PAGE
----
Licorice is used with ghee for degenerative eye conditions and dry eyes. It is excellent for inflammation, is a remarkable restorative and rasayana (rejuvenate). Licorice reduces excess vata, pitta and ama from rasa and raktu dhatu. It soothes pachaka pitta, is beneficial for ranjaka pitta and supports the livers cleansing work and binds to toxic chemical to draw them from the body (9).
Black cumin seed calms the mind, cleanses ranjaka pitta, helps inflammatory eye disorders and pitta type headaches when used as nasya. It also enhances digestion and clears ama from all dhatus (8).
Bhringaraj (Eclipta Alba)
Bhringaraj is a marvellous antioxidant that benefits the eyes greatly. It balances vata and pitta clearing excess pitta from rakta dhatu and balancing sadhaka pitta. It improves digestion and absorption, clears ama and regulates ranjaka pitta so is excellent for liver problems (9).
Shatavari is cooling, moistening and soothes dry, inflamed mucus membranes such as the eyes. It is nutritive and rejuvenate for the eyes, as well as promoting good gut health. Not to be taken if there is ama or high kapha. Taking Shatavari with milk is recommended for good eye health (11).
Neem is an excellent detoxifying herbs which helps to stimulate agni and clear ama. It cools heat in the mind and cools pachaka pitta. It clears excess pitta and ama from rasa and rakta dhatus. Avoid with high vata (8).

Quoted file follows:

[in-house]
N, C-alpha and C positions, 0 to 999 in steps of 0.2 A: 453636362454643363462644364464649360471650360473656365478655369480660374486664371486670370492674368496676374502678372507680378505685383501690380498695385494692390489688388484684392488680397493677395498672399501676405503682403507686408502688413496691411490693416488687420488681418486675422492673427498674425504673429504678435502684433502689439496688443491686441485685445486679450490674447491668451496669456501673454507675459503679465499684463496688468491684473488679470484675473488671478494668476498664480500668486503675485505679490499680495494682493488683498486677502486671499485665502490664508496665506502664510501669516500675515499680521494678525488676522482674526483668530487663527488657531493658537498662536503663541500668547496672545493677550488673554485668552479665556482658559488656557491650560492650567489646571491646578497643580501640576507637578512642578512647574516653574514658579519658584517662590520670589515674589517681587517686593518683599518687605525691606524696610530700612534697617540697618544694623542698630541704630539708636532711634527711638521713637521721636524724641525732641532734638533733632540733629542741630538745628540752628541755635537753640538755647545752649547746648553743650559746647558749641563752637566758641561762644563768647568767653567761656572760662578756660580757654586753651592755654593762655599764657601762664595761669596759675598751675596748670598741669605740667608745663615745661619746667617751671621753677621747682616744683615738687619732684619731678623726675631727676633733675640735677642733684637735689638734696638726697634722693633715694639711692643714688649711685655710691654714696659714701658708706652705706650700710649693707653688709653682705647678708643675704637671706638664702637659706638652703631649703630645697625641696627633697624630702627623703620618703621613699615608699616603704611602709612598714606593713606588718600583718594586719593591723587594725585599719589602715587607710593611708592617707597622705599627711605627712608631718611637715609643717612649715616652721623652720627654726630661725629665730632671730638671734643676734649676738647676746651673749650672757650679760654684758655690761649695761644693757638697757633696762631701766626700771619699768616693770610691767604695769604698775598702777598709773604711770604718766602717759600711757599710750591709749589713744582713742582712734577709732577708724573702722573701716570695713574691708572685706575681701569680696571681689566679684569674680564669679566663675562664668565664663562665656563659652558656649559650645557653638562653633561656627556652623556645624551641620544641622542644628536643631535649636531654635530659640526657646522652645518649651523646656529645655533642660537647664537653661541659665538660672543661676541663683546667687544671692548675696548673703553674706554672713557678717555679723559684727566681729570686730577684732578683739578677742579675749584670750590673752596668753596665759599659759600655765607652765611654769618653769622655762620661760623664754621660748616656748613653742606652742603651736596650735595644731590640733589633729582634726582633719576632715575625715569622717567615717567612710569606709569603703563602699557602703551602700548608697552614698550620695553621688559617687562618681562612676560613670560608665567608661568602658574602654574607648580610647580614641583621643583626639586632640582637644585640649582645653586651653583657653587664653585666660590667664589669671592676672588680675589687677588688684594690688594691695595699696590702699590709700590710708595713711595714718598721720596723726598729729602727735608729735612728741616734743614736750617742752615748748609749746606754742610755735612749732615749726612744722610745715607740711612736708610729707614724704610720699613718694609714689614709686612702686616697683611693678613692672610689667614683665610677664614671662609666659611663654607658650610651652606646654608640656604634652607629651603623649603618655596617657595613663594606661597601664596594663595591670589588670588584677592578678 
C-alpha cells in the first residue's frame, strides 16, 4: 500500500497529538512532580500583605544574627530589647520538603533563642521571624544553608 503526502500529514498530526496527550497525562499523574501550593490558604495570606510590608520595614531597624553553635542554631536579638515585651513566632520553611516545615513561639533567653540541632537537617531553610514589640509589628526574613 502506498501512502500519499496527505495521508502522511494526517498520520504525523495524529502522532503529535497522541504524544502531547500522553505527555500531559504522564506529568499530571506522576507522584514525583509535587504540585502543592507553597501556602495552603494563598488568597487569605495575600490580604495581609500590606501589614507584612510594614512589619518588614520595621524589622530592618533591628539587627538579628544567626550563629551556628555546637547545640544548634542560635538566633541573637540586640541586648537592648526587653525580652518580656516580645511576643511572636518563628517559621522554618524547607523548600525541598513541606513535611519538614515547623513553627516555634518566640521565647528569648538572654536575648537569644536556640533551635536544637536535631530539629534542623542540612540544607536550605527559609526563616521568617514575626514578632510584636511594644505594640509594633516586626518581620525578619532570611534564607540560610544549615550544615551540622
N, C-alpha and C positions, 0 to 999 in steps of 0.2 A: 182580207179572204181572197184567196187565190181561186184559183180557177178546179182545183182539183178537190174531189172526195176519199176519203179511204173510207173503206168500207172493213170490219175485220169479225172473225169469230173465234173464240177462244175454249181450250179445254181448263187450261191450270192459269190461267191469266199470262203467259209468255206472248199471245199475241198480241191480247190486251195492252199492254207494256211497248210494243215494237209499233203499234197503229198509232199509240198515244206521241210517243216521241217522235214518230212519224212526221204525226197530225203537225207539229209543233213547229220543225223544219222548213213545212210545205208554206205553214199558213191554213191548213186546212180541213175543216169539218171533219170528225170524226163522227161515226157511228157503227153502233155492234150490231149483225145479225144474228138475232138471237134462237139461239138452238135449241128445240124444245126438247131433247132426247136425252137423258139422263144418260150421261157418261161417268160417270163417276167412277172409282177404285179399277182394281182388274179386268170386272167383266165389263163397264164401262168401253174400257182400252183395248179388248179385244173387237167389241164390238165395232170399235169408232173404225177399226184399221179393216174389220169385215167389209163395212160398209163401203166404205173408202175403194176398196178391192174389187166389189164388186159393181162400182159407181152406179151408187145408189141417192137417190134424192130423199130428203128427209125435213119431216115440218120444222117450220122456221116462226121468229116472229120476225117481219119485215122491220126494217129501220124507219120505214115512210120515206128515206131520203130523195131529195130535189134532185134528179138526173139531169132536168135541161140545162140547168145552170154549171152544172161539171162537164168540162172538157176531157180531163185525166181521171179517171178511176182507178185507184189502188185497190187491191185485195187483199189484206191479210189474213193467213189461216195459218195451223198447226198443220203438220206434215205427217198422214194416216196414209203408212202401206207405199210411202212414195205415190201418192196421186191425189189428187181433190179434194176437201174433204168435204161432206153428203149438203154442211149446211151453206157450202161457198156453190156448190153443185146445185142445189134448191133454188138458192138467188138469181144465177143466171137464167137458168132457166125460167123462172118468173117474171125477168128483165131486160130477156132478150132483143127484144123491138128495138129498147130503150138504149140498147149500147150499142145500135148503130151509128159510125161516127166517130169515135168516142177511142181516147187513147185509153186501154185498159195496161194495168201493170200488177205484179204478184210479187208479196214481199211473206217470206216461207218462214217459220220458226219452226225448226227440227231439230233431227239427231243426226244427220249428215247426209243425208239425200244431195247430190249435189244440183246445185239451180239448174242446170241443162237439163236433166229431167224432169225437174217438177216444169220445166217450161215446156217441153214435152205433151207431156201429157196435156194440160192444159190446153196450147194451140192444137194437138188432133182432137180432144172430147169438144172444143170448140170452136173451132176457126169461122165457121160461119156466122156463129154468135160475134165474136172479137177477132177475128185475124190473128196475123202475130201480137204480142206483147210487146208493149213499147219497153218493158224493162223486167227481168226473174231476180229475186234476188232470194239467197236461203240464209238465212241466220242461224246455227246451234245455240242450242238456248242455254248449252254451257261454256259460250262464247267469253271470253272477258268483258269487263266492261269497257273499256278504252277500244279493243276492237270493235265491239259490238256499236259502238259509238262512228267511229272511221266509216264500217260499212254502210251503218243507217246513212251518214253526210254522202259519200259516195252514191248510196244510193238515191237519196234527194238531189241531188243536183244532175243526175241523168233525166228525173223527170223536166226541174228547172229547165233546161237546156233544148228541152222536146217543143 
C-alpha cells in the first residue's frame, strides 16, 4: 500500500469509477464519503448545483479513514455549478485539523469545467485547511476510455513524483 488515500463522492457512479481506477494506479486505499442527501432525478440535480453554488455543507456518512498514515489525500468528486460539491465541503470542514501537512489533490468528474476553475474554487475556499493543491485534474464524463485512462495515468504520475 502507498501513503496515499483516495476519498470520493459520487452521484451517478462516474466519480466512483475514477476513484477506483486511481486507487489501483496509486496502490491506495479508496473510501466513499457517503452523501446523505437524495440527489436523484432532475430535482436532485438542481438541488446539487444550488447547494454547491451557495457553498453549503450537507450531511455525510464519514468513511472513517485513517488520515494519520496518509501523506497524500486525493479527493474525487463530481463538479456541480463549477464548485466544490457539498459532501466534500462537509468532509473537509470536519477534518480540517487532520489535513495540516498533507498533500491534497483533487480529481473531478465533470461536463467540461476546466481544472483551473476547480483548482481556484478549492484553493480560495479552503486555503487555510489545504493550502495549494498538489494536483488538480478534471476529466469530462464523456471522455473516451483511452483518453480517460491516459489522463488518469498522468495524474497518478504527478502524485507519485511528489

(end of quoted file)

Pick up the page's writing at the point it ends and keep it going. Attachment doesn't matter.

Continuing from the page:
This is a classical Ayurveda formula consisting of many herbs formulated according to the principles of panchakarma. The main ingredients are ghee and triphala. It is used to treat and manage a variety of eye disorders. This should only be taken under guidance of an Ayurveda doctor or practitioner (14).
Regular eye breaks
When working, set an alarm every 40 minutes as a reminder to take a break from the screen. Gaze at a distant object or nature such as trees, birds, plants, flowers to help restore balance to the eye.
Invest in blue light screen protection and glasses which will reduce the amount of blue light that you are exposed throughout the day.
Dim household lights in the evening or use candles to help relax the eyes.
Relaxation not distraction
Swap scrolling on social media, watching TV or other device time for relaxing baths, walks in nature, yoga, meditation, candle gazing, reading or journaling. Time in nature is especially good for calming vata and relaxing the mind.
Trataka (candle gazing)
Traditionally, Ayurveda recommends using a ghee candle as it is believed that the golden glow of the candle and its flame will boost the immunity as well as soothe the eyes (3). Focus your awareness on the flame to calm the mind, soothe and strengthen the eyes (3).
Castor oil or ghee drops
Put one drop of castor oil in each eye before bed to help soothe dry, inflamed, itchy or irritated eyes. At first there may be a little blurriness in the eyes after application, but this will pass shortly. If the blurriness continues or if there is any irritation, then discontinue use. Only do this with the guidance of a practitioner. Also rub 1 teaspoon of the oil on to the soles of your feet (4).